CSS3 Transforms and YQL (part 2)

Jul 26, 2010
Episode 34
In this episode, Nick introduces the CSS3 transform property and Jim gets into part 2 of YQL.

Thanks to those who make Doctype possible!

Scaling & Rotation


Transforms can be in either 2D or 3D, and in combination with transitions and animations, you can do some really neat stuff, but that’s outside the scope of this episode. For now, let’s start off basic.

The first thing to do is to type out the transform property, using the webkit vendor prefix. More on that in a second.

Next, you can apply a nice variety of functions to the transform property, and today we’re going to look at two.

First up is the scale function. Using scale, you can quickly resize the an element along the X axis, Y axis or both. You simply type scale, and then in parenthesis, you type your arguments. The first argument is the X axis, and the second is the Y axis. The values you pass to the scale function aren’t actually pixel or percentage values like normal. Rather, you pass a multiple. So for example, if you wanted to scale down the X value by half you would type 0.5 and if you wanted to scale up the Y value by one and a half times, you would type the number 1.5.

Right now, webkit and Firefox both support 2D transforms, and they work exactly the same. By changing the webkit vendor prefix to moz, all the examples in this episode should work in Firefox.


Using the same webkit-transform property, you can also apply a function called rotate. You simply type out the word rotate and then put two parenthesis afterwards. Inside the parenthesis, there’s just a single argument, which takes the form of a CSS angle. A CSS angle can be expressed in radians, or degrees.

So, let’s say that we wanted to rotate our element by 45 degrees. You would simply pass 45deg to the function, and the element gets rotated. It’s as easy as that.

Now, if you want to rotate an element the opposite direction, you could go all the way around the 360 degree circle, but an easier way to express this is to use a negative number, such as negative 15 degrees.

The powerful thing about transforms, is that you can use these functions in combination. So, if I wanted to scale the X and Y, while also rotating the element, you would just put the functions after the single transform property, and separate them with spaces.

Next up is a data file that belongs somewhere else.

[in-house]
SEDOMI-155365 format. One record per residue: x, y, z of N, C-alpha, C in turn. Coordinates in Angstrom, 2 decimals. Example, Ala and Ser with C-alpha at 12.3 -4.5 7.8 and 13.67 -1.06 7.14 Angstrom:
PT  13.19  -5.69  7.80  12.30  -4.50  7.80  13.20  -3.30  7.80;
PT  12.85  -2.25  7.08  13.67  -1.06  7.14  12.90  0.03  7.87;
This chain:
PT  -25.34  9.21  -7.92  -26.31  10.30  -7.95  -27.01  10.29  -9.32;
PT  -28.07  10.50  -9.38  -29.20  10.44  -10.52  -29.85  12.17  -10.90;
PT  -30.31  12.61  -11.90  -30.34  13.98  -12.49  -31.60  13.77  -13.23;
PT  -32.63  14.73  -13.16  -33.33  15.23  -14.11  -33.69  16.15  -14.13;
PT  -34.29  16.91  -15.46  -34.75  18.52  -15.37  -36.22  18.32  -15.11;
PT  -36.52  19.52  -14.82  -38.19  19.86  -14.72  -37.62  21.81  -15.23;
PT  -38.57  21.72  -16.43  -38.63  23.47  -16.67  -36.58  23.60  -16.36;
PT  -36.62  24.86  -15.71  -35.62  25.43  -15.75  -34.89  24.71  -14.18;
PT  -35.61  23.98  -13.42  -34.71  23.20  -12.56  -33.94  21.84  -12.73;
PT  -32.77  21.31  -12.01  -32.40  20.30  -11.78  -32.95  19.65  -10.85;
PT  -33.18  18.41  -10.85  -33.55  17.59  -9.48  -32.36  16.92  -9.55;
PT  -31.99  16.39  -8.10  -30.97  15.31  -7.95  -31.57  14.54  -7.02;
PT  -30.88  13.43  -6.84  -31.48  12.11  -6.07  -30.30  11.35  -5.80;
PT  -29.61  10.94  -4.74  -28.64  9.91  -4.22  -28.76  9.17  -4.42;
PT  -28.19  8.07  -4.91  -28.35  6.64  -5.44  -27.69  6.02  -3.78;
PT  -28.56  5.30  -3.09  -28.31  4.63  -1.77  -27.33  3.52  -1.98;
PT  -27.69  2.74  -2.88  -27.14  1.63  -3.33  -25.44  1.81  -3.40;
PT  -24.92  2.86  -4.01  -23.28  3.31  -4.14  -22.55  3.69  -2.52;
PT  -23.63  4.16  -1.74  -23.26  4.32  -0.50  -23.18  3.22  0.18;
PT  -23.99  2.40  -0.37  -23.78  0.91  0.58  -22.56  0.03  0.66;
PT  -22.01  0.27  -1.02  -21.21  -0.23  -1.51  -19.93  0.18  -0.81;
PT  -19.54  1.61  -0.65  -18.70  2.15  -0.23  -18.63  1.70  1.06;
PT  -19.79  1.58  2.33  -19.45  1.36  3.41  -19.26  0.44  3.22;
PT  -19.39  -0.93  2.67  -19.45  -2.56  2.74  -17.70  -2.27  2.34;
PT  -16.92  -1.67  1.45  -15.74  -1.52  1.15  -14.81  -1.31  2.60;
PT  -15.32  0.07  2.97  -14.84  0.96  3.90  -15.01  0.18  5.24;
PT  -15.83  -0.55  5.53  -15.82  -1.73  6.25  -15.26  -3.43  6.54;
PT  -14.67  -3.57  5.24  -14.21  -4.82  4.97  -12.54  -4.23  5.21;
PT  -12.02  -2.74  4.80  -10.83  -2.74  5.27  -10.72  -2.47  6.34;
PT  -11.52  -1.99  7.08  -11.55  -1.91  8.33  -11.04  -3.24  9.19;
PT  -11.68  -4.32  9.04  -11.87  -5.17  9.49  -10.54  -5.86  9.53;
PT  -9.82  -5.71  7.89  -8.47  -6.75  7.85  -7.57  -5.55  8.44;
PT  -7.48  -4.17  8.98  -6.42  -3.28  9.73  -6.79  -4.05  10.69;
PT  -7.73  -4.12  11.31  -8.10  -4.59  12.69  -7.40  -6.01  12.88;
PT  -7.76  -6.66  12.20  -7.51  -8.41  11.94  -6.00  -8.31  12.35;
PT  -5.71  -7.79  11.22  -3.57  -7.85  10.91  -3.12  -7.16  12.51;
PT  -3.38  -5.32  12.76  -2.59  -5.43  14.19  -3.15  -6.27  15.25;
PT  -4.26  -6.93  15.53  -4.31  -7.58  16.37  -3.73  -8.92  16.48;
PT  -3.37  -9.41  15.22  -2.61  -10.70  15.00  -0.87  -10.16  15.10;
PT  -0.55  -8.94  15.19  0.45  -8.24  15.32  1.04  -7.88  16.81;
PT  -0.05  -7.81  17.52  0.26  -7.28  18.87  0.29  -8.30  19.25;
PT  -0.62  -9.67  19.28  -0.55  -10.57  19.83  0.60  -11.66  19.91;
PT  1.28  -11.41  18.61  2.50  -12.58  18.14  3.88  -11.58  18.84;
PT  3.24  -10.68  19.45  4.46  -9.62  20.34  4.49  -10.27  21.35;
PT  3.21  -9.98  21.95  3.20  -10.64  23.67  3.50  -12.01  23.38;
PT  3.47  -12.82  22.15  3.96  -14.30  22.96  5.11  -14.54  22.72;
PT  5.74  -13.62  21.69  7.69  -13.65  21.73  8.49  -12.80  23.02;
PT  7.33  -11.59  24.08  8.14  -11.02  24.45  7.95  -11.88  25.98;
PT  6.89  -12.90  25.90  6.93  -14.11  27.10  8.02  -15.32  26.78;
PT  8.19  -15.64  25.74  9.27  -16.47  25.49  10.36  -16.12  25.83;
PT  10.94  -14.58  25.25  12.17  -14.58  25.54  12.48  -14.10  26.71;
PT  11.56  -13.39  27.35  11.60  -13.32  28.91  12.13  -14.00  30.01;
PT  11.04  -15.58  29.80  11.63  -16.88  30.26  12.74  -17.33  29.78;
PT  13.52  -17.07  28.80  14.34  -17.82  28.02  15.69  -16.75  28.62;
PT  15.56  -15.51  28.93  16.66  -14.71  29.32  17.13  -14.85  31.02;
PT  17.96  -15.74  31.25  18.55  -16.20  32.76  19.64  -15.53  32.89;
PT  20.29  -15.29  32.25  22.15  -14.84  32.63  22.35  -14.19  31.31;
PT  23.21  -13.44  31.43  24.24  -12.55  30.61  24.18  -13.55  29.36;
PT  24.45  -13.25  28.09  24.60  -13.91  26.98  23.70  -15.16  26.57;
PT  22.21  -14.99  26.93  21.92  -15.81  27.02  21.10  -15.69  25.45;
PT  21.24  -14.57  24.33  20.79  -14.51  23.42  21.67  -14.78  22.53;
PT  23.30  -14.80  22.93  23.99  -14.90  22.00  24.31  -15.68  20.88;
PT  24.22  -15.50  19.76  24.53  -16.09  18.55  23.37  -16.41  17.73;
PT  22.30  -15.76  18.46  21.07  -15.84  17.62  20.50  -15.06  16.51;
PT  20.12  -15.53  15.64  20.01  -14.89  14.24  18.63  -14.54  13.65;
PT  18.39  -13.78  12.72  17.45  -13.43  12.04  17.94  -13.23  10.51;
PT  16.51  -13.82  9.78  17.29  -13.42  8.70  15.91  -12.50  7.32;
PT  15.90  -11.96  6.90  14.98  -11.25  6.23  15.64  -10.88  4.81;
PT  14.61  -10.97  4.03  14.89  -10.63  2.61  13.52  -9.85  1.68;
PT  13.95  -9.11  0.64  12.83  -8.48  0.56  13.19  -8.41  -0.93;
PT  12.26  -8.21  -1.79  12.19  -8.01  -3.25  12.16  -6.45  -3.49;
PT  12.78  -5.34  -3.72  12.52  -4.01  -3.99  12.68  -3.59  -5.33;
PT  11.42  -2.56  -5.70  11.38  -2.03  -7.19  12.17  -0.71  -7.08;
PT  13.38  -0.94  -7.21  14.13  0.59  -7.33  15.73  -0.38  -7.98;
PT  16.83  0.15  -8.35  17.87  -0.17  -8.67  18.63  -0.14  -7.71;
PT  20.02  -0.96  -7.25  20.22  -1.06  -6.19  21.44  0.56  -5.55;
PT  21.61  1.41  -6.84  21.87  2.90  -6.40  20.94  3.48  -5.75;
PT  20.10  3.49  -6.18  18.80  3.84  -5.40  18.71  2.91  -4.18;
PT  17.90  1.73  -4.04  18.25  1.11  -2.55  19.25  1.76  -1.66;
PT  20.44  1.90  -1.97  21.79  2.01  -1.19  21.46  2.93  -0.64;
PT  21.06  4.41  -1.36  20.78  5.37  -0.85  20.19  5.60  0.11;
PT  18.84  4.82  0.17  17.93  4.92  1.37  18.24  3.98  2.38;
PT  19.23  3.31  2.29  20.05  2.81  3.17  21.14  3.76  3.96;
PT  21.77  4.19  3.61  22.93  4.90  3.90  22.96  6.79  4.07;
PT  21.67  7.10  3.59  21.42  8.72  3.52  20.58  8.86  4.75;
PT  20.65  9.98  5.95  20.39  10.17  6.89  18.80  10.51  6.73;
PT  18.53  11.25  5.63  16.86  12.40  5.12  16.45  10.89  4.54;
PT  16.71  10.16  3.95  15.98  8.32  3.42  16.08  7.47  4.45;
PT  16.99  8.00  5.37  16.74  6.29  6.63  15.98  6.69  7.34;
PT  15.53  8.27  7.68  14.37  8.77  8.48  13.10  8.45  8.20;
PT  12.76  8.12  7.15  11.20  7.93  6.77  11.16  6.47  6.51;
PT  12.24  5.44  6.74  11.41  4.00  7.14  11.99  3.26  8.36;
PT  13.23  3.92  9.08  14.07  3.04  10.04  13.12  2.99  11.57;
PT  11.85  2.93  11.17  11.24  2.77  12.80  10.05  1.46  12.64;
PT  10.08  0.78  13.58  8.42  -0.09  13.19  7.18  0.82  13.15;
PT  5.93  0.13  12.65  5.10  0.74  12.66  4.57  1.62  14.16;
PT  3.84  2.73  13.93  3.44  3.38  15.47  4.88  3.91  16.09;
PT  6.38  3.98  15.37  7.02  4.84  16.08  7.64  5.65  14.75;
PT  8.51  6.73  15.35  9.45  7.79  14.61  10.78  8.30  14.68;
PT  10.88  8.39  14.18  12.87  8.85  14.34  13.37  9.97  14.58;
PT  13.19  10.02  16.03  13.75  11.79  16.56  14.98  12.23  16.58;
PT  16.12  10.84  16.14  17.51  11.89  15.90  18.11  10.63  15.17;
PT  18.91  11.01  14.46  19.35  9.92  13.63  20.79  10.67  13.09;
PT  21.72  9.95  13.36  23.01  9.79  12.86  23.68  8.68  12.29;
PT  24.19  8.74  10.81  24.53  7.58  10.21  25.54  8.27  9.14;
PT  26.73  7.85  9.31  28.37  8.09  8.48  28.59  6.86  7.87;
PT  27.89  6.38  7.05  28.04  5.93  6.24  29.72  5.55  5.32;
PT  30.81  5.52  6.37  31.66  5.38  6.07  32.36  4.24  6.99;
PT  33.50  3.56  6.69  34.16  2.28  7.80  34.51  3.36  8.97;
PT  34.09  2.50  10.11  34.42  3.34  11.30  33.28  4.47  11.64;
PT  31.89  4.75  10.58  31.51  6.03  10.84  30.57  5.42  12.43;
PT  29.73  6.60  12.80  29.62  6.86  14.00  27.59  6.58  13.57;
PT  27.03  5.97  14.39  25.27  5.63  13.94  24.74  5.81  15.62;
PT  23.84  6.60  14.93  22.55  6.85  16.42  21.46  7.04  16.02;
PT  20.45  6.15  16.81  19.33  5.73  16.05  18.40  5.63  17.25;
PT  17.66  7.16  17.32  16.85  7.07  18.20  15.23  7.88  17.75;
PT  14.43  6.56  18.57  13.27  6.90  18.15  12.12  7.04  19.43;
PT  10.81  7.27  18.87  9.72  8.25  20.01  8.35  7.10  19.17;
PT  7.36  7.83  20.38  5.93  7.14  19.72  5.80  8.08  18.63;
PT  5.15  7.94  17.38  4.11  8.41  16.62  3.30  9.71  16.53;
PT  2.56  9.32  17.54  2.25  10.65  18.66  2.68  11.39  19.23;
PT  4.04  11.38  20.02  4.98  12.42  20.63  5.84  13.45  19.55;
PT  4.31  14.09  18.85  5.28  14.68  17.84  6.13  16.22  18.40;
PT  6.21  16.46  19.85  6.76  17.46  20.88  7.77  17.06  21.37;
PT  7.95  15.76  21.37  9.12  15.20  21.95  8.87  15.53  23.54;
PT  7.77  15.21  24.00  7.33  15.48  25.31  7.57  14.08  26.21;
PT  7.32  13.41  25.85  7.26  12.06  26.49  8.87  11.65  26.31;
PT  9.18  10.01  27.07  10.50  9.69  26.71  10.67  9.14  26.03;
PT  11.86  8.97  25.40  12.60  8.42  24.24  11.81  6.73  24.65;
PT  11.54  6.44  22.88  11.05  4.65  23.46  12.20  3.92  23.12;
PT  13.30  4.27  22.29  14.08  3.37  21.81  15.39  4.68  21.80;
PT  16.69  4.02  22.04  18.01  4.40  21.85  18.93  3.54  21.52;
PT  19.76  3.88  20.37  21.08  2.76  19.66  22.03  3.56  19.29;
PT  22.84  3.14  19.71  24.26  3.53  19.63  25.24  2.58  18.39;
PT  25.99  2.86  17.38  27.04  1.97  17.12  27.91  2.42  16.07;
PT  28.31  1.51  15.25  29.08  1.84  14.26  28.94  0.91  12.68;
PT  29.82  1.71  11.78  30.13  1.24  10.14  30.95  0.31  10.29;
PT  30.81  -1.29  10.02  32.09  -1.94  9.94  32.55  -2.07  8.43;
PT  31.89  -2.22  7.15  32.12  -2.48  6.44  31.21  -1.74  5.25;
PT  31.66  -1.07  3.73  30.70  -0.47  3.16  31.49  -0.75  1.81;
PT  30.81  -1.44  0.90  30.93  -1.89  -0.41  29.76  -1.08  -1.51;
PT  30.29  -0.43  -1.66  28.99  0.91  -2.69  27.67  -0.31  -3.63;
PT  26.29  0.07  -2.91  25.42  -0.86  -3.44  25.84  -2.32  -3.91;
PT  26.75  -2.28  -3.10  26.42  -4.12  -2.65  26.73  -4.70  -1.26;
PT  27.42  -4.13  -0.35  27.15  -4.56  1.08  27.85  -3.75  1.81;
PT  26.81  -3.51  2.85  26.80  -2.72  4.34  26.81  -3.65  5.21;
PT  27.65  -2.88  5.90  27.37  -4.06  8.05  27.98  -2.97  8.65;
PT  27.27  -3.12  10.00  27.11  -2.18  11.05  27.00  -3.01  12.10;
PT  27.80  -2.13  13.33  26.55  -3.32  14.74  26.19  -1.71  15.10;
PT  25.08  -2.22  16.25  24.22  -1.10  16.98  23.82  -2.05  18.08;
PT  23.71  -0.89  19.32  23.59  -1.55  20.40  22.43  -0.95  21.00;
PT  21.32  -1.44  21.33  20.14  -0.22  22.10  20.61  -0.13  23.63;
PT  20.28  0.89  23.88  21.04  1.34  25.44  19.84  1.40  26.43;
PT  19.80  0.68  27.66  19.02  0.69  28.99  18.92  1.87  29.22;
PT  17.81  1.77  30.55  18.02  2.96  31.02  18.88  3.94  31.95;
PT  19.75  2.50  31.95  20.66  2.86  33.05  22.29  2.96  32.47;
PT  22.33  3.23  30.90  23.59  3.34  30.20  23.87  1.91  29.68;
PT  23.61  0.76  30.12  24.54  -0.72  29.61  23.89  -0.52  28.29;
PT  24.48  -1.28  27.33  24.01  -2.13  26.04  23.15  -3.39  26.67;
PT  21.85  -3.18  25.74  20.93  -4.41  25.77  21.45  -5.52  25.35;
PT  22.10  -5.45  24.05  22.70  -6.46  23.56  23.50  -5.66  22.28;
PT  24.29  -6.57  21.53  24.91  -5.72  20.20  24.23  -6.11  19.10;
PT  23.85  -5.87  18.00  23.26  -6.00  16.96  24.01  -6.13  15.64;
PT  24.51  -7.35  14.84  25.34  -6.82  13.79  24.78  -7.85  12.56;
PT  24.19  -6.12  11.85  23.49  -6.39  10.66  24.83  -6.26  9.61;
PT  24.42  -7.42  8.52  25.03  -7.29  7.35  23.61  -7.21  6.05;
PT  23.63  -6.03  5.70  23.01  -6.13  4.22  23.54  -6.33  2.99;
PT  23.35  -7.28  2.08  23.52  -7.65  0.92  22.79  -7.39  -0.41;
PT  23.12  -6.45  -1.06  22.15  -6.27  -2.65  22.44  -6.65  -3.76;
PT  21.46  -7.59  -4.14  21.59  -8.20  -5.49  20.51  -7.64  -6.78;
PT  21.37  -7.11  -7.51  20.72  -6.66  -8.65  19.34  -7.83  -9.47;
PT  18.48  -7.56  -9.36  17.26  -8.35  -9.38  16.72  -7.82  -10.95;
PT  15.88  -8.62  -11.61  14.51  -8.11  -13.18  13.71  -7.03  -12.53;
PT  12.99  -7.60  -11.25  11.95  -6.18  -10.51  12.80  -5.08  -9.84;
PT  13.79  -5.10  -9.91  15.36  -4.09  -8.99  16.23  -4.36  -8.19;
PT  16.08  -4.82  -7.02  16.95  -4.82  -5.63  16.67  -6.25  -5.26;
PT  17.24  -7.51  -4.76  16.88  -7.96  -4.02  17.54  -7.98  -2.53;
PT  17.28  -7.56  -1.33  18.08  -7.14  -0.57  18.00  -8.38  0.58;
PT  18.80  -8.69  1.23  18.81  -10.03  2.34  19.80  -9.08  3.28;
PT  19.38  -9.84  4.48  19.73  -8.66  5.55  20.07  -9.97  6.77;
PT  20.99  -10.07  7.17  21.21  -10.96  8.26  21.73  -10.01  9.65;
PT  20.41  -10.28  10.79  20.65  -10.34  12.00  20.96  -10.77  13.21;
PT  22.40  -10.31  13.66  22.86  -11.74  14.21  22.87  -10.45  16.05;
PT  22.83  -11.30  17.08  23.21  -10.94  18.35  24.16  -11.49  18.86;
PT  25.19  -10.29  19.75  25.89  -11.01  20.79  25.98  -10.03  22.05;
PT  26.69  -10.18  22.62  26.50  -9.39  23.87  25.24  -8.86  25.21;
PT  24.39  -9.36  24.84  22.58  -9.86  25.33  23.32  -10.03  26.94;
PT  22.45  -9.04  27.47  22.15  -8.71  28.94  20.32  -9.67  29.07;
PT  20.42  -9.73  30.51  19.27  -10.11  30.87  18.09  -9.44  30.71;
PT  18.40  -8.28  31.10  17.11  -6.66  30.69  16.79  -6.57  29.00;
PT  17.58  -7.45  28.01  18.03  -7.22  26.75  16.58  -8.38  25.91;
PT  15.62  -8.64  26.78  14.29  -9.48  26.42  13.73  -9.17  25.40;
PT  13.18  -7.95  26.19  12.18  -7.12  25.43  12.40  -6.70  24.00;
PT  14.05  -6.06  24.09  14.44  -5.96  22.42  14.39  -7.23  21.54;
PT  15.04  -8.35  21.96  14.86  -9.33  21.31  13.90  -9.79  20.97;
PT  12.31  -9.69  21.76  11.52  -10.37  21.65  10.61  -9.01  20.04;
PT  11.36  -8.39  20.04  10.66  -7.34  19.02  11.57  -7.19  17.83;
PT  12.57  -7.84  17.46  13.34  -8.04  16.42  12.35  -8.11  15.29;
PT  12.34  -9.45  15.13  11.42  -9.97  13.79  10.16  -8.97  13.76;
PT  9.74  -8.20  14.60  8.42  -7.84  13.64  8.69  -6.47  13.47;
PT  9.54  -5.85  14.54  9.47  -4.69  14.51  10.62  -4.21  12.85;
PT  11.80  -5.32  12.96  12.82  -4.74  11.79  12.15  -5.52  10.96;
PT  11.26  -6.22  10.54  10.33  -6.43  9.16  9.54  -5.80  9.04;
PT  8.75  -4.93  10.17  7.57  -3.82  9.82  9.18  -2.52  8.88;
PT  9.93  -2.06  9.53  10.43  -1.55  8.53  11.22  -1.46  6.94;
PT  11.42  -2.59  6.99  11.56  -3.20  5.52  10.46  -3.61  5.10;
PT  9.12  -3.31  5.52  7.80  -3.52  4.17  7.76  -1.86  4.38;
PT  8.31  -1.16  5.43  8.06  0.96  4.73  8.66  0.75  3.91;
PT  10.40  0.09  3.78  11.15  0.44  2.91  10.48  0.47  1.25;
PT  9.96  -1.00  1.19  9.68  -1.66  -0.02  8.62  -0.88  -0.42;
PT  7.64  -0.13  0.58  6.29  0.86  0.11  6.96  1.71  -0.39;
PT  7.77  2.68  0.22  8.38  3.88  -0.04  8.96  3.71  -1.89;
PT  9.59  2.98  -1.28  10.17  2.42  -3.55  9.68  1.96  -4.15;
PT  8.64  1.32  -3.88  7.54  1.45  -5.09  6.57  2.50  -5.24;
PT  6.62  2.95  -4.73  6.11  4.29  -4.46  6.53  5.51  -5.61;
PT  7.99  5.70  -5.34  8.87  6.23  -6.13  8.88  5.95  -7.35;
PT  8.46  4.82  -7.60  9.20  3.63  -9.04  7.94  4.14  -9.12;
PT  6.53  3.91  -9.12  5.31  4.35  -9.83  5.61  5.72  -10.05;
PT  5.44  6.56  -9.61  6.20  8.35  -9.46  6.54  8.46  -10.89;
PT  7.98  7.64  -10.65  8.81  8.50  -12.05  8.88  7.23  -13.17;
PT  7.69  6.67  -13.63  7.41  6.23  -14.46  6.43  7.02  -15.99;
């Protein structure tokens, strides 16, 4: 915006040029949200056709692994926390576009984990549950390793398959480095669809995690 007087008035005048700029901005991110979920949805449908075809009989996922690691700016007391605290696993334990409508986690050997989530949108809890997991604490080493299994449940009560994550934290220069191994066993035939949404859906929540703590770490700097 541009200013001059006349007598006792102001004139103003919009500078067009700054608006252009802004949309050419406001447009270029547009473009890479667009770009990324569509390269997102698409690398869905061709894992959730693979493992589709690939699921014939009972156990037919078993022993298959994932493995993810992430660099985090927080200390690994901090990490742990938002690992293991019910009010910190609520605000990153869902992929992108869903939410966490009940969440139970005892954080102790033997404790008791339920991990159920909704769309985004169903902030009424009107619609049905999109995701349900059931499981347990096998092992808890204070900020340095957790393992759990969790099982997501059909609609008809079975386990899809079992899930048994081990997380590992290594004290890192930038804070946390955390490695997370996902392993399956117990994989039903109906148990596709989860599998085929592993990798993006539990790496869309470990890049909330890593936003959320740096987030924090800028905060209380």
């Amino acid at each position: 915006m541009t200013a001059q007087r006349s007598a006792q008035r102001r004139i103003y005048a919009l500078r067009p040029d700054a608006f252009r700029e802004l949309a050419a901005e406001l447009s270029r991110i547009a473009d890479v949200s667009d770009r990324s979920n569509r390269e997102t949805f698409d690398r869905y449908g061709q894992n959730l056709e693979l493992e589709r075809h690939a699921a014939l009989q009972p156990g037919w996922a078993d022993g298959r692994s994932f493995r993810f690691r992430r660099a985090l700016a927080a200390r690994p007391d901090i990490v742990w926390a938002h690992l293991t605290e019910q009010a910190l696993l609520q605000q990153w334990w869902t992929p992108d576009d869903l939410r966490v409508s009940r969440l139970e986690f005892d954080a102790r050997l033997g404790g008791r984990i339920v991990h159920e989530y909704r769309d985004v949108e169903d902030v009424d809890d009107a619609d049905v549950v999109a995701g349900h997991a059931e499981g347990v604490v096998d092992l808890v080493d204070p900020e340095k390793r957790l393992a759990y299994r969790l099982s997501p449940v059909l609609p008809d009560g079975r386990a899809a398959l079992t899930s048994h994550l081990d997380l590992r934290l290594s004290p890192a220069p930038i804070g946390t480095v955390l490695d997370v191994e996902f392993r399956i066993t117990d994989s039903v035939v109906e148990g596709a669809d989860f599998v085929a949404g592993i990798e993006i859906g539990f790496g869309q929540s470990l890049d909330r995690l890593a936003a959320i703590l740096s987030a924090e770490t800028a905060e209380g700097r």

YQL html Table

YQL offers one table that is particularly useful, the html table. This table allows us to fetch any web page, and extract information from it.This is particularly useful if you want to create a web service for your site, but don’t have the time or ability to create an official API

For instance, if you wanted to get a list of all doctype episodes (without using the RSS feeds of course), you could use this query

SELECT * FROM html WHERE url="http://doctype.tv/episodes" AND

We select everything (*), and we are using the html table

When we use the html table we need to pass two pieces of information to the query. The url of the page we want, and the xpath expression of the elements we want to select.

If you not used xpath before, there are some great tutorials online, and we may cover it in the future, but it’s a way to select elements in an XML document.

In this call, we want all the divs with class “episode”

In our case we start with a //, which means our expression may be at any depth in the tree, not neccesarrily at the root. We then say div, because we are looking for div elements, we the open the square brackets, this means we are going to restrict based on attributes of that element. To restrict to class we say @class="episode".


The results from the html table when using JSON resemble the html of the data that was requested.

Since our results were divs, the results.divs object will be an array containing all of our episodes. Each of these objects will have a class attribute of episode, and an id episode that is the id of the div. They will also have an a atrribute, and a div attribute, since each of our episode divs contains an a and a div tag. inside of the div tag is an h4 tag, and another a tag, we can then call content to get the title of the episode. similarly if we got the href attribute of the a, we would get the url of the episode.

Convenience Function

Since YQL offers a JSONP interface, it is pretty easy to get a query into your page, but this piece of jQuery based javascript can save some typing and clean up your code.

YQL = function(query, callback){
  var YQLUrl = "http://query.yahooapis.com/v1/public/yql",
      data = {
        format: 'json',
        q: query
  $.get(YQLUrl, data, callback,'jsonp');

We are creating a YQL function that takes a query string and a callback function . Inside of it we have the YQL URL, and we create a data object for our parameters, we set format to json, and q to the query. We then call jQuery.get with the YQL url, data, callback, and tell it it is JSONP. jQuery will then do all the work to connect your callback to the JSONP callback.